I have always believed in hunches, in signs and symbols, in the universe sending me a message. The day of the Roadfood Festival I ignored everything. God Himself would have had to come down from the heavens and hit me over the head with a skillet to make me pay attention to the troubles brewing in the near future.
The first ominous sign was when Michael and I drove from Connecticut to East Rutherford, New Jersey. This was less than a two hour drive. We had directions, we had a map, we had a GPS. Something was terribly wrong because we could not find the Meadowlands. We drove in circles, and stopped every pedestrian we could. Apparently no one had ever heard of it.
This would be on the par with asking people in midtown Manhattan where the Empire State Building was and getting a shrug. Could the location of the Meadowlands be on a “need to know” basis? It takes a certain amount of magic to make the biggest thing in New Jersey disappear. This was a trick worthy of a Las Vegas magician.
When Michael and I get frustrated, we get angry with each other and point fingers. “I thought Stephen told you where it was,” Michael said.
“I think we should go home,” I countered.
“Because the Meadowlands had vanished?” he steamed.
“Yes!” I said in a snit. “That is exactly what has happened.”
By some divine intervention – or by a very cruel joke – we finally found the stadium. It was huge, but its vast parking lots were eerily empty. “Maybe it’s a different Meadowlands,” I said. “Located somewhere else, maybe it’s a chain?” Michael parked the car and we traipsed what seemed miles to the entrance gate.
The horror had only just begun.
We were greeted by what looked like a lynch mob. It was our Roadfood chefs who, having traversed the country with their supplies, had just been instructed by the “management” of the Meadowlands that they could not cook or serve anything. The megalithic national food service that supplied all the stadium’s edibles was going to prepare its own dreadful commissary versions of Texas BBQ brisket, Cape Cod fudge, chicken fried steaks, and Iowa sour cream pie, which our cooks were supposed to serve from their booths.
We could have spent all day trying to resolve this one situation, but then we saw Stephen up ahead motioning to us. “Only one of the Food Network people showed up,” he said.
“Why? We asked, and were given a litany of diva demands that had soured their appearances. Some wanted more money, some didn’t want to share the stage with chefs they hated. Paula Deen insisted on a private jet. And so it went.
But the biggest problem was just about to be revealed. Forget the food, forget the celebrities.
No one had come to the event. The Meadowlands stadium was empty. Try to imagine a venue that seats 85,000 with maybe 15 or 20 people in the first few rows.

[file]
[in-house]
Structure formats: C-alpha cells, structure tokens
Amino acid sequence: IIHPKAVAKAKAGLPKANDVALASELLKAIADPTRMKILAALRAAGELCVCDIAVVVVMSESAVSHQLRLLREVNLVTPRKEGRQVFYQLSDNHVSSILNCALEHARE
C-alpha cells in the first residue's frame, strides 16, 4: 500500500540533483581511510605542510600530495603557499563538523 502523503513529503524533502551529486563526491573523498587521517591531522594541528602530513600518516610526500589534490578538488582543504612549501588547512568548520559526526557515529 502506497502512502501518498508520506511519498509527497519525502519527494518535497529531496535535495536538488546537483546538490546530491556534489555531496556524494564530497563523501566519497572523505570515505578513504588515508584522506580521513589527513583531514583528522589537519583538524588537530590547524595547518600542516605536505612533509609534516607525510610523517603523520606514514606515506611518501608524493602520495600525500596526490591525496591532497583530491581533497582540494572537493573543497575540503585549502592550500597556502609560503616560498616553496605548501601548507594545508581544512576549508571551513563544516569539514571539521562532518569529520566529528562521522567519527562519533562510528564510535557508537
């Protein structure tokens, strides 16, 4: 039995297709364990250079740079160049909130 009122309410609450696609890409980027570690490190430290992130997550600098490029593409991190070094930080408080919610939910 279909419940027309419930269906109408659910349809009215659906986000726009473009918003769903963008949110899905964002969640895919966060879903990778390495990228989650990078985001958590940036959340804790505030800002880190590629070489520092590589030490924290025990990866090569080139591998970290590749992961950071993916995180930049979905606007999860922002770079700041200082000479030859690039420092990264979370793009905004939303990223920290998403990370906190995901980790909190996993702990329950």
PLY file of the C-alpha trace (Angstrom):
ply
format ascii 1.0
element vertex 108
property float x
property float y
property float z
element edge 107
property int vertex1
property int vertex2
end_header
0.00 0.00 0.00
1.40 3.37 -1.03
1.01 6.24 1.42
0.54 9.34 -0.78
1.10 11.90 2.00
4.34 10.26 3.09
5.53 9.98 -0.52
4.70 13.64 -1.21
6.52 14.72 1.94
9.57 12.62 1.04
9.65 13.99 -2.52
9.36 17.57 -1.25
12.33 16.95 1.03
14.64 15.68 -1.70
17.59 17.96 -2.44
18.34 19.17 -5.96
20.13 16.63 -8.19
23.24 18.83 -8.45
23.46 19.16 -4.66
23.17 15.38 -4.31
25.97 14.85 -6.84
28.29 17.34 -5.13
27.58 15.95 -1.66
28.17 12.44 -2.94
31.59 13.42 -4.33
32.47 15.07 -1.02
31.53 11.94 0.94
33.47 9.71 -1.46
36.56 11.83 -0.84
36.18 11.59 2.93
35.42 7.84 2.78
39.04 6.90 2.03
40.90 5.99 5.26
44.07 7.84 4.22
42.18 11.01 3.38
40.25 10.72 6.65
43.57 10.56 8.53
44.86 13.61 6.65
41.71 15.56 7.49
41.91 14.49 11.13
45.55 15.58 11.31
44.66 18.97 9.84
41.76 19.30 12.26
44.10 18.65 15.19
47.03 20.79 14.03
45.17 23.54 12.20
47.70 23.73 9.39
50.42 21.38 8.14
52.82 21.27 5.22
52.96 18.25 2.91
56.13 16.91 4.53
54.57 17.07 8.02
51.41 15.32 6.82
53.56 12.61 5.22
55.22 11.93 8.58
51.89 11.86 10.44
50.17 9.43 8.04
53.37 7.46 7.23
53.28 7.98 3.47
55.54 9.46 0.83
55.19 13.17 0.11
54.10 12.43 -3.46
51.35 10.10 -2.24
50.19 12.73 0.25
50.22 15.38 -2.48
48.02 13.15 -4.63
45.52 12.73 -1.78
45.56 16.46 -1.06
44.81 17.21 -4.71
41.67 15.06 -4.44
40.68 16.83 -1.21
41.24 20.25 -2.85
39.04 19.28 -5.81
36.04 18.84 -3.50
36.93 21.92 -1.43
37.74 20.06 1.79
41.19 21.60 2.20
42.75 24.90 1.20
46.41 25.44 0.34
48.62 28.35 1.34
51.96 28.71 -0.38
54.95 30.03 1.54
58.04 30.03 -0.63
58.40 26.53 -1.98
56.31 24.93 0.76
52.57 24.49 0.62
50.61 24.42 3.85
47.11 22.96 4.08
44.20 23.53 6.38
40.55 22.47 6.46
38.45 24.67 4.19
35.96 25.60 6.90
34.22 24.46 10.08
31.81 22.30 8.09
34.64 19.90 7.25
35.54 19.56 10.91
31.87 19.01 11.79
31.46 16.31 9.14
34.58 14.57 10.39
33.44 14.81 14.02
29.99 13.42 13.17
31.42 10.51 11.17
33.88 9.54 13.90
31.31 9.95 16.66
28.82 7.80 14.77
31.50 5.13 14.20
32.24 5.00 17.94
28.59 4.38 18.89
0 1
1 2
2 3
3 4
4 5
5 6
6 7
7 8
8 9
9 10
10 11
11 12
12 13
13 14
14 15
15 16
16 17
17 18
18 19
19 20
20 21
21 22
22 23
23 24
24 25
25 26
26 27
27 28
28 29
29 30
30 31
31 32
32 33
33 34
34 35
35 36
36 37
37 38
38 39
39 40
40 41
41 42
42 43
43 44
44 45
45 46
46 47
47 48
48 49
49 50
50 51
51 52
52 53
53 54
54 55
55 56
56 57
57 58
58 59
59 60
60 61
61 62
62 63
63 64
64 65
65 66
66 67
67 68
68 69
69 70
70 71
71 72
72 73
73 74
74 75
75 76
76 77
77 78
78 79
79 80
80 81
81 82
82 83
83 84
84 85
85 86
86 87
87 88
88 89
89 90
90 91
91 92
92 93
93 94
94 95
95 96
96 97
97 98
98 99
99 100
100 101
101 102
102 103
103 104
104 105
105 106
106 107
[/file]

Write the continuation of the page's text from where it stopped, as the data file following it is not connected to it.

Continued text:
You have never felt utter despair until you have seen yourself in an epic fail on the Jumbotron screen. Half the screen showed an empty stadium while the other half showed Stephen, Michael, and I, as huge as Thanksgiving parade balloons, sitting there doing pretty much nothing but staring off into space. We tried to get some color commentary about Roadfood going, but as we introduced ourselves, the twenty or so people occupying the few seats got up and left. They were Meadowlands employees on a coffee break.
It was a nightmare scenario to match such classics as What if you forget to take your last college exam? … or What if you are walking down a busy street and realize you are naked? This one was What if you had rented the Meadowlands but nobody came?
Reasons for the Roadfood festival disaster were many, containing just about every possible element except maybe an iceberg in the middle of the Atlantic Ocean. The event had not been publicized; the guy who had offered to help Stephen book the venue turned out to be a crook; the Roadfood chefs were not told in advance they couldn’t cook; parking and admission fees were exorbitant; the Food Network Stars were prima donnas, and on and on. I would like to add that the Meadowlands is a sneaky shape shifter that disappears when innocent people try and find it, but that might be a bit too much information.
Stephen, Michael, and I went on to stage other Roadfood festivals over the years. Stephen had a knack for putting these events together and eventually made New Orleans a yearly destination. On the best years we had crowds of people wandering around the Roadfood booths in The French Quarter eating real delicacies made by our chefs. It was lots of fun, sometimes tiring but nothing as soul killing as the existential ass-whipping we took on the Meadowlands Jumbotron. I imagine the ghost of Jimmy Hoffa doubled over with laughter.